Some features in Adobe Photoshop get all the glory. Everyone has personal favorites, like the Layer Styles feature that instantly transforms your artwork, or even the Spot Healing Brush Tool that seems like magic.
But other features, while not exactly toiling in obscurity, don’t get the attention they deserve. They might appear bland on the surface, but boast secret powers that can come to your rescue when you least expect it. Or maybe they’re just simple productivity boosters that are easy to overlook.
Here are some tools that you should get to know better.
1. Eyedropper Tool
Yes, the eyedropper is the go-to tool if you need to sample a color in your image. But it has a hidden superpower: it can also sample any color that appears outside of Photoshop, such as a color on a webpage.
This feature works best if you have a dual monitor setup, with Photoshop open on one display and the color you want to sample on the other. But it also works if you have both windows side-by-side on the same monitor.
Let’s say you want to match a color you see online. Do the following:
- In Photoshop, select the Eyedropper and hover over any part of the Photoshop Document window.
- Hold down the left mouse button. By default, Photoshop will show a sampling ring around the cursor.
- While still holding down the mouse button, drag the cursor to the other window. The sampling ring will vanish, but the cursor should still appear as an Eyedropper. If you look at the foreground color box in the Photoshop toolbox, you’ll see the colors change as you move around.
- Click on the color you want to select, and it will become the new foreground color.
If you want to take it a bit further, click on the foreground color box to open the Color Picker. Then, you can add the sampled color to your Swatches and use it whenever you’d like.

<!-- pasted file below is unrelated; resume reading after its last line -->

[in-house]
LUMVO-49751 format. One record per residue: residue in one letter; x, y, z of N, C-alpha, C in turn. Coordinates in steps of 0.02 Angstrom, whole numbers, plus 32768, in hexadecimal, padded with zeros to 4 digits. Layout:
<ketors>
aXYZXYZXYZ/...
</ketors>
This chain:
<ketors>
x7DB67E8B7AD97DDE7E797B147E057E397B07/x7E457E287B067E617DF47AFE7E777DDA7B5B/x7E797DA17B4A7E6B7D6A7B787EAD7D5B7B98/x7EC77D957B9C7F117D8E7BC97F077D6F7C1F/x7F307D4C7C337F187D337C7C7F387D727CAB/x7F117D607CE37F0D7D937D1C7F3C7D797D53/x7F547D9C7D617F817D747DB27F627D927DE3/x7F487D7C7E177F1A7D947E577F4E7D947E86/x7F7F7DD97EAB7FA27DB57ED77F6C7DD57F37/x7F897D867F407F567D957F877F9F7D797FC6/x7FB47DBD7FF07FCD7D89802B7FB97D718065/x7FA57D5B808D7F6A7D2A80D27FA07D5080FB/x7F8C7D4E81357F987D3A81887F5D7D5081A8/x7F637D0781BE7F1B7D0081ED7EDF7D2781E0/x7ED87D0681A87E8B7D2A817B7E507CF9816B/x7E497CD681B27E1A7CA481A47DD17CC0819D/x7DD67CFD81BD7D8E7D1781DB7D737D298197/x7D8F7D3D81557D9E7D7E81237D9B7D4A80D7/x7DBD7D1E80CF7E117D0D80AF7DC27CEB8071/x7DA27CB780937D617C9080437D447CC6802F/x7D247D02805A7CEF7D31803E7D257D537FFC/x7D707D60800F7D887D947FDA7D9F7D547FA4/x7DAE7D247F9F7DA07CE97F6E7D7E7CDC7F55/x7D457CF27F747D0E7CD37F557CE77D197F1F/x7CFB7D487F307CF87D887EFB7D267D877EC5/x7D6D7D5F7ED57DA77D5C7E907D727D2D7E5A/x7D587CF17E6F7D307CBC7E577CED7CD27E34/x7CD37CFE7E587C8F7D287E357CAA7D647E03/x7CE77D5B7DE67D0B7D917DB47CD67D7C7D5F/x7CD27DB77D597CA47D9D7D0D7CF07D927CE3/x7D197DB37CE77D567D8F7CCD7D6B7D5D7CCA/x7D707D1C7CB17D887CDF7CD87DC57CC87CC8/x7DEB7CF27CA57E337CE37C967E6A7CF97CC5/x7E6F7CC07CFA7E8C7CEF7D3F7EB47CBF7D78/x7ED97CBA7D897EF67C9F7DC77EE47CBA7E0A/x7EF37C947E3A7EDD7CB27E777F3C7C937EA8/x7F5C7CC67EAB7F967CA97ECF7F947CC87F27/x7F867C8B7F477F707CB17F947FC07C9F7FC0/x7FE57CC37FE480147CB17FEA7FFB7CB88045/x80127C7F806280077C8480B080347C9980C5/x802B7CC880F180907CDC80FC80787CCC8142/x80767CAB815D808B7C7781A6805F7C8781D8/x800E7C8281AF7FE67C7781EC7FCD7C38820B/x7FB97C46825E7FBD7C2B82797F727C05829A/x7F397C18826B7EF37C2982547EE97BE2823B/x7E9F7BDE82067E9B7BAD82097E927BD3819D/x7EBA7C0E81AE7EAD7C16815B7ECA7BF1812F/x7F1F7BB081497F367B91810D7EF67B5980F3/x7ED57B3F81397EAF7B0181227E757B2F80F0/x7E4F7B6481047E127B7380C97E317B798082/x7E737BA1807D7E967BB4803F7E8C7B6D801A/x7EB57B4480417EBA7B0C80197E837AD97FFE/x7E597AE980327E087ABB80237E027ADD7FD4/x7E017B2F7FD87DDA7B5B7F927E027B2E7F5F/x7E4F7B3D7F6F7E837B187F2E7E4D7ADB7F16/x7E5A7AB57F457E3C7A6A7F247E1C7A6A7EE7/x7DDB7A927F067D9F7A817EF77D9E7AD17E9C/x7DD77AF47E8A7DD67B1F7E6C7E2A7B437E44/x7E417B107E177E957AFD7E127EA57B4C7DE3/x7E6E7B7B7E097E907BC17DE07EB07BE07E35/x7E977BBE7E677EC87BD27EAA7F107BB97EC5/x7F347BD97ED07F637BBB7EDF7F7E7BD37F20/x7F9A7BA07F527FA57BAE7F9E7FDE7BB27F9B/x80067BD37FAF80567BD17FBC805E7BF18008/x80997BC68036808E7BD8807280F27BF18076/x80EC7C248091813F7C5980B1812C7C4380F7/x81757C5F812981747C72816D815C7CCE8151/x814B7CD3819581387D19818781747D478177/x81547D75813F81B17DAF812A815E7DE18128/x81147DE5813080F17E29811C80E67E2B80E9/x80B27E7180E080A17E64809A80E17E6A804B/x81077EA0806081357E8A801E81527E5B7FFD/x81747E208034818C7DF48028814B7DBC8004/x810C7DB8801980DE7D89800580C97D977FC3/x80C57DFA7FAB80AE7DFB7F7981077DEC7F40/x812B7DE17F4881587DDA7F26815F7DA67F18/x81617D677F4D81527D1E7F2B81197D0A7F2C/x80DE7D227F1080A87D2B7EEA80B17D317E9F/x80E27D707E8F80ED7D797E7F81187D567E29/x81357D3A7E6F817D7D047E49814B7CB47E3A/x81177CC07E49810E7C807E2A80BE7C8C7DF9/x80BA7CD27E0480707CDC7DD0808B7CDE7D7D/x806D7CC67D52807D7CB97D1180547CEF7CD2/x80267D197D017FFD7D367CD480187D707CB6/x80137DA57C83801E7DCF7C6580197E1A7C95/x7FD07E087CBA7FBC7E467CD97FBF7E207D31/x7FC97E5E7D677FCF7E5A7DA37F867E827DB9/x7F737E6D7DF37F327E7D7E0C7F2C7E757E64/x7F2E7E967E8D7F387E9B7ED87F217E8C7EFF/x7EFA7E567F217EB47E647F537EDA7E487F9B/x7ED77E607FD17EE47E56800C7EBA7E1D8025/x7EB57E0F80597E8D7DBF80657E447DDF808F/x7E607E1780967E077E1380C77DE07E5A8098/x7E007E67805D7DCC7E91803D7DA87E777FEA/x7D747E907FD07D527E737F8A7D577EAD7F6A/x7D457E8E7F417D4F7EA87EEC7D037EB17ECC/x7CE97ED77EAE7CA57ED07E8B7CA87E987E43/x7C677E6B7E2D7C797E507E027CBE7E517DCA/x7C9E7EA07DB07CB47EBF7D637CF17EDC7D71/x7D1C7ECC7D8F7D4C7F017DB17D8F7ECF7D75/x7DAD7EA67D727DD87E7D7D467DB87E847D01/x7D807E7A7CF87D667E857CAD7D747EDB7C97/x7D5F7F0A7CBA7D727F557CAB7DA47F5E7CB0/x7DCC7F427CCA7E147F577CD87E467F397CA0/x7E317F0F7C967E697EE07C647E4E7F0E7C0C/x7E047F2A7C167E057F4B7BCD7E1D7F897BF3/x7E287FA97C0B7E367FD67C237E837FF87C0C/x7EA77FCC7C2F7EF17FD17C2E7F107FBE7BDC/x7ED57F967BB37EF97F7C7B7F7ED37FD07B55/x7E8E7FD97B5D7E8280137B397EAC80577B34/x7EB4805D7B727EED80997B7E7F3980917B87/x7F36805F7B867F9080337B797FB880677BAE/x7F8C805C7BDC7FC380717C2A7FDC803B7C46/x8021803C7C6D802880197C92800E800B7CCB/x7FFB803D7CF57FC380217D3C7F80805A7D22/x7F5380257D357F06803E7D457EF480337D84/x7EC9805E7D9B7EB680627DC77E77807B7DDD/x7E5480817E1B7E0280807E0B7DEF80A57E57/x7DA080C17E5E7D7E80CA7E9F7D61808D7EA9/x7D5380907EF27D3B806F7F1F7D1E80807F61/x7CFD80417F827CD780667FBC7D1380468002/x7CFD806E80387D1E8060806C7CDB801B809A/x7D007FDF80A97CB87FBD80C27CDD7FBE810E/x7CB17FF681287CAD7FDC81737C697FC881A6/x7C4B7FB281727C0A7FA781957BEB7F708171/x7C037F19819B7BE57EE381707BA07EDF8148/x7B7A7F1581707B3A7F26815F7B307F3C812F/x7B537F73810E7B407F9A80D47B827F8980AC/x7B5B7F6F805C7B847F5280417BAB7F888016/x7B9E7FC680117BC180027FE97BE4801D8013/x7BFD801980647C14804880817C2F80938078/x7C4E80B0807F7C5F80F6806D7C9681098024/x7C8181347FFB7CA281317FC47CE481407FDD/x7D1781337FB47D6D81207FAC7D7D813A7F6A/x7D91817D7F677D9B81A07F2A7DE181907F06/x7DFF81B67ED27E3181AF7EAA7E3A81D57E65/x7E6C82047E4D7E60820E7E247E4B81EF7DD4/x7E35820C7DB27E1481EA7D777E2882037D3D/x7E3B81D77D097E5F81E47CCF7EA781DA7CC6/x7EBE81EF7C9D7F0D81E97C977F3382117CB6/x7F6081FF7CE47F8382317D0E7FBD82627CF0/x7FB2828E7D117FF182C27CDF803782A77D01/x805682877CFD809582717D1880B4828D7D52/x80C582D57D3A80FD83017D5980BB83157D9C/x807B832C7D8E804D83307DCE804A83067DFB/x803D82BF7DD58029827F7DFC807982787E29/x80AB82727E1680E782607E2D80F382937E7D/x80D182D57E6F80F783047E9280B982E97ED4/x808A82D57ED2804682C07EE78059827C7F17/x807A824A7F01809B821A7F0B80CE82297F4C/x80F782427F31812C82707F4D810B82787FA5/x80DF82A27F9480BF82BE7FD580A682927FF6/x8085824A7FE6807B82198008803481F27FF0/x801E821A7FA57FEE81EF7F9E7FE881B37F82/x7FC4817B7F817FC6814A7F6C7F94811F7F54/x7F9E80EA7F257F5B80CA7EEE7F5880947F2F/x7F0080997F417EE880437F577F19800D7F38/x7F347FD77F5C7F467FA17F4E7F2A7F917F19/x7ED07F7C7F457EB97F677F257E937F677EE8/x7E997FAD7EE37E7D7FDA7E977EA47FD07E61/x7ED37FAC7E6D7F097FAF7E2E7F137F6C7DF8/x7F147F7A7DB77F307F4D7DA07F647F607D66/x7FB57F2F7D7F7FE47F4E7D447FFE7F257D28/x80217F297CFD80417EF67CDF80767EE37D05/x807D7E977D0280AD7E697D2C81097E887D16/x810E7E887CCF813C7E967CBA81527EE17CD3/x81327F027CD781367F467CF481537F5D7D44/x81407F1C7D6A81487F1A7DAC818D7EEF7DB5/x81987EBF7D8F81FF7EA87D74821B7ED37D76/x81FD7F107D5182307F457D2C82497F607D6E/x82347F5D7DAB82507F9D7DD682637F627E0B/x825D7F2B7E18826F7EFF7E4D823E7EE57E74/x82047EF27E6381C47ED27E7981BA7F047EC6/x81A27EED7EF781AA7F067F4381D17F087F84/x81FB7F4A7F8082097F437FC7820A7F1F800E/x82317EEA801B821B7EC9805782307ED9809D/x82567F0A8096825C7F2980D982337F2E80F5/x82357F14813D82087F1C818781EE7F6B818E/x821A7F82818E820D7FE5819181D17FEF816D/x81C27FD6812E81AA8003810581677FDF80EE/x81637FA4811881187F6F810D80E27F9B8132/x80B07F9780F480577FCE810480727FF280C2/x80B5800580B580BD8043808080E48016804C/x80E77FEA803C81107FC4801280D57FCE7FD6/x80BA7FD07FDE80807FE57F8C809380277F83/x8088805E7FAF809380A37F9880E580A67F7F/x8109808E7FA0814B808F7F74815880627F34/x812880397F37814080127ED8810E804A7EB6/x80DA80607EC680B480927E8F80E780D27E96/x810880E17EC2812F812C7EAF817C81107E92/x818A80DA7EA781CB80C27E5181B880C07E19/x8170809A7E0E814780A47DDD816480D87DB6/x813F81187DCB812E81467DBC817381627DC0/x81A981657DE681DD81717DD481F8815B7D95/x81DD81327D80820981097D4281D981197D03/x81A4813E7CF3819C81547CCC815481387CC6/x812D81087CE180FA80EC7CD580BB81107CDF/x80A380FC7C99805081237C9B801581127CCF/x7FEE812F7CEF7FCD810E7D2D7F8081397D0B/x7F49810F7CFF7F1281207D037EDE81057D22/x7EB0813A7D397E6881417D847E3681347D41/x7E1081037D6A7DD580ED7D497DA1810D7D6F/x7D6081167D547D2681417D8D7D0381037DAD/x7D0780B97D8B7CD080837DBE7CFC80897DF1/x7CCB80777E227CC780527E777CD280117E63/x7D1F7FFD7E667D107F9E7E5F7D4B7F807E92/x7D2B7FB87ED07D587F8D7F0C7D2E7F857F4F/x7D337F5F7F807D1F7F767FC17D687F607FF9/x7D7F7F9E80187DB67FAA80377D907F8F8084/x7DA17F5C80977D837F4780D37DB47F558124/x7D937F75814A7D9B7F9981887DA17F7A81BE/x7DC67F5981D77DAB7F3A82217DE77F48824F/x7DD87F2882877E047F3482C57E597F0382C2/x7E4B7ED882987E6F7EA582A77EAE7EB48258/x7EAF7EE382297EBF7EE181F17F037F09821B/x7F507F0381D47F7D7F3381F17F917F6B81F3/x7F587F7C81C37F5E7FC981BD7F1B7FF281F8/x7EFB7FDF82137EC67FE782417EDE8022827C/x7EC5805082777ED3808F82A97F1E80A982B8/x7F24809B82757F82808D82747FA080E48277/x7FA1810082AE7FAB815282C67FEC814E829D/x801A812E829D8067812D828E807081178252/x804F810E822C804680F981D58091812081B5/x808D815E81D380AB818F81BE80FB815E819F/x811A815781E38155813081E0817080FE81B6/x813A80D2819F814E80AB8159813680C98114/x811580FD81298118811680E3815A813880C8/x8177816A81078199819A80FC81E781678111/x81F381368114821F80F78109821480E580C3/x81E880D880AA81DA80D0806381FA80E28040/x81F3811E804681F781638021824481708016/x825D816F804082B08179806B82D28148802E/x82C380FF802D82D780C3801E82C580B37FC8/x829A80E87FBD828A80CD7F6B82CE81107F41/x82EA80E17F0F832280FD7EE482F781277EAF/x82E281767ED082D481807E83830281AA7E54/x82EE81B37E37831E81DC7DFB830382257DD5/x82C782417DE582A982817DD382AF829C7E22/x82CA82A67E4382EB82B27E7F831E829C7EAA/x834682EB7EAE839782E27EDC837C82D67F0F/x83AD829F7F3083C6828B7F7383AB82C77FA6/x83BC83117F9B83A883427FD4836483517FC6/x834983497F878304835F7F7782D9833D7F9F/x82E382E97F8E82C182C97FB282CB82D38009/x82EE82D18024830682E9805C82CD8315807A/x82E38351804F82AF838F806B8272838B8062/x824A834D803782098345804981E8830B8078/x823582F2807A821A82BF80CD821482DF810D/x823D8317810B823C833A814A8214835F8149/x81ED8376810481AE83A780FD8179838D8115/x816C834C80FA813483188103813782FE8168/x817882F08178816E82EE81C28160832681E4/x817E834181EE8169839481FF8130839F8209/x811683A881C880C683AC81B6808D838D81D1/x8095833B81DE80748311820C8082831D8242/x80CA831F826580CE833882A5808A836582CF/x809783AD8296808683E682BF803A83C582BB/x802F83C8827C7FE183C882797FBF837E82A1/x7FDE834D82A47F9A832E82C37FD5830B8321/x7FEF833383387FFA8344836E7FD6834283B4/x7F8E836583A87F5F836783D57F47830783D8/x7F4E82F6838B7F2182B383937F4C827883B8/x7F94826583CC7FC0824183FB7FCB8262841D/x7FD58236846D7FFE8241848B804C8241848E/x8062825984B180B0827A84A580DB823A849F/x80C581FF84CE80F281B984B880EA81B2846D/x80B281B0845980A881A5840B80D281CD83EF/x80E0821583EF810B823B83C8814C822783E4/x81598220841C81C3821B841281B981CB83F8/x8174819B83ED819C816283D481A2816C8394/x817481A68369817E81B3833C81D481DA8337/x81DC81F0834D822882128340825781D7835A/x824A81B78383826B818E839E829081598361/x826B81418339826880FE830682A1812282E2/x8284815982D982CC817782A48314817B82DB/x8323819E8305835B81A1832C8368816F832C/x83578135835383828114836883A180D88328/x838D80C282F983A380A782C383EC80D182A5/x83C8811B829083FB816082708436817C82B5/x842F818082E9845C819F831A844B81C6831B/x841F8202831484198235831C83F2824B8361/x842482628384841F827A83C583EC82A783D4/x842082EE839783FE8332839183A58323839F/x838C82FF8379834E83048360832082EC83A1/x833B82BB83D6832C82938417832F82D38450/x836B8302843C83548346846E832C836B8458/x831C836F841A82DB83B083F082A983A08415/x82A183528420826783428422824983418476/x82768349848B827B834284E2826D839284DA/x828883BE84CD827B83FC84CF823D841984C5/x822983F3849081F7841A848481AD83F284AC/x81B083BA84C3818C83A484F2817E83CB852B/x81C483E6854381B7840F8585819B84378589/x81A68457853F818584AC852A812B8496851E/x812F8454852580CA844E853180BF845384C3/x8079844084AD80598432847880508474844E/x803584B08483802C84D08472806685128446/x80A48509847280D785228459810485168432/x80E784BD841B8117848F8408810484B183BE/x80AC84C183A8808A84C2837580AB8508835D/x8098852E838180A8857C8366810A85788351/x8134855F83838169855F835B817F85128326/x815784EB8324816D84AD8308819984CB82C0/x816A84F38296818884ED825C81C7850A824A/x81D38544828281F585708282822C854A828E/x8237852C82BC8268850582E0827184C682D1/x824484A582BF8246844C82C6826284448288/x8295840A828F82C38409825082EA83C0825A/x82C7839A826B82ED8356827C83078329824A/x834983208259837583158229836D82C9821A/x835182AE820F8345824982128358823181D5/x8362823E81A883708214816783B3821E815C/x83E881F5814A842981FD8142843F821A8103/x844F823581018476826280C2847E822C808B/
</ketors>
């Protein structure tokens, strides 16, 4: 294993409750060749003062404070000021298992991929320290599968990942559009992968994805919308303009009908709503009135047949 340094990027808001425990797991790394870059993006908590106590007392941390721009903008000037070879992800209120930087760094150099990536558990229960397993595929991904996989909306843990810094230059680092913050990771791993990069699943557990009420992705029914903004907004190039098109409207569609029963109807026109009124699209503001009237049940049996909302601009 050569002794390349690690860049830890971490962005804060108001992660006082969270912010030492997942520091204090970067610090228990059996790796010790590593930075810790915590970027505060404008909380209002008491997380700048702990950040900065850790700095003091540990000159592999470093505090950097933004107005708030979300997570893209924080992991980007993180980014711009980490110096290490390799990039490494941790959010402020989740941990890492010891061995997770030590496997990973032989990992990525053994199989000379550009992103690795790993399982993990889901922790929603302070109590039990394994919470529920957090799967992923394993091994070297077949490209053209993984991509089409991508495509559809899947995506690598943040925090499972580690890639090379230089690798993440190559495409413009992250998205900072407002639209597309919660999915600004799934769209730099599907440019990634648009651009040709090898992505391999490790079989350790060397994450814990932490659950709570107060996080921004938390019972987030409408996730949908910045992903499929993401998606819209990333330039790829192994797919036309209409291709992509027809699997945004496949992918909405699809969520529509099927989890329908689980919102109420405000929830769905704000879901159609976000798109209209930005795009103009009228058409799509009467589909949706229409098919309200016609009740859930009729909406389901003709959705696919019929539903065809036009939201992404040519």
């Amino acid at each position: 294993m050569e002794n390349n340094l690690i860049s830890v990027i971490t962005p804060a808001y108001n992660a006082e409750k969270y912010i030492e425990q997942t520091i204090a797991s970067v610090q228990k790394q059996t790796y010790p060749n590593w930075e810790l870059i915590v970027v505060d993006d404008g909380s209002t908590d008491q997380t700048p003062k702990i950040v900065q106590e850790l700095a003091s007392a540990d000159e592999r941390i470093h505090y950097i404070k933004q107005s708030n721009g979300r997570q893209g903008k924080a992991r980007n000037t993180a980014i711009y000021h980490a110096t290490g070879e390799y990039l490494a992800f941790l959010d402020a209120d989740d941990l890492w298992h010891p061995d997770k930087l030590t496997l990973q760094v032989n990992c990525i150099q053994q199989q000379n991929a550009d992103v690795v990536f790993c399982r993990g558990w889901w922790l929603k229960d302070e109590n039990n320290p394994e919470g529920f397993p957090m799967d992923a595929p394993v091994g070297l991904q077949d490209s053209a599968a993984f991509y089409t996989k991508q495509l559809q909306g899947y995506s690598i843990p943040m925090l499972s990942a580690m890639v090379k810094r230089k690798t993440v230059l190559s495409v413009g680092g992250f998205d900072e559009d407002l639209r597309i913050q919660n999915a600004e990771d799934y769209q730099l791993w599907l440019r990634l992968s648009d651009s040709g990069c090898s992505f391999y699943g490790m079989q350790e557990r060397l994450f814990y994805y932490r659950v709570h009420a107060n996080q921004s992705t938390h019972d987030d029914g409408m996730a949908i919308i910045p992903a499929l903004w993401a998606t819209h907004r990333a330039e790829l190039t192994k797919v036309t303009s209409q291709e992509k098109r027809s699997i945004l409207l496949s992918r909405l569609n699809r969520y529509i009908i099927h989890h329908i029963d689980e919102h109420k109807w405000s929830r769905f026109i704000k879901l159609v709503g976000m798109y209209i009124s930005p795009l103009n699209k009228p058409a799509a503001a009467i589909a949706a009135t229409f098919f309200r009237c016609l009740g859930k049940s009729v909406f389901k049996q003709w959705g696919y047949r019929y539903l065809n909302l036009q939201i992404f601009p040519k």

2. Ruler Tool
This modest tool has its own superpower, but one that’s not quite so hidden. In addition to letting you measure distances in the workspace, it provides a handy way to straighten crooked images.
The Ruler tool is grouped with the Eyedropper in the Photoshop toolbox. To see all the tools in the group, right-click on the Eyedropper icon or hold down the mouse button. Then you can choose the Ruler tool.
It’s helpful if the image has a linear element you can use as a guide, such as the horizon in the above photo.
Just draw a line with the Ruler tool, and click Straighten Layer in the Options bar. Photoshop will rotate the image so the line you just drew is at a zero-degree angle.
If the image is on a background layer, Photoshop will convert it to a regular layer, and you’ll have to crop the image to remove the transparent areas.
The same feature is built into Photoshop’s Crop function, and you may find it easier to use there. Just click Straighten in the Crop function’s Options bar, which will activate the Ruler when you mouse over the image.
3. Info Panel
The Info Panel (Window > Info) is another feature that’s easy to overlook. It shows you the color values and X and Y coordinates as you move the pointer around the image. If you use a tool that draws a marquee, such as a Shape tool, it shows the width and height as you draw the rectangle.
In conjunction with the Color Sampler tool, the Info panel will also display the color values at specified coordinates. This tool is similar to the Eyedropper, except it shows a continuous readout from fixed points.
It can be useful for a variety of reasons. Perhaps you want to compare color values between two images, or see if a certain action has modified the color values.
As with the Ruler, the Color Sampler tool is grouped with the Eyedropper.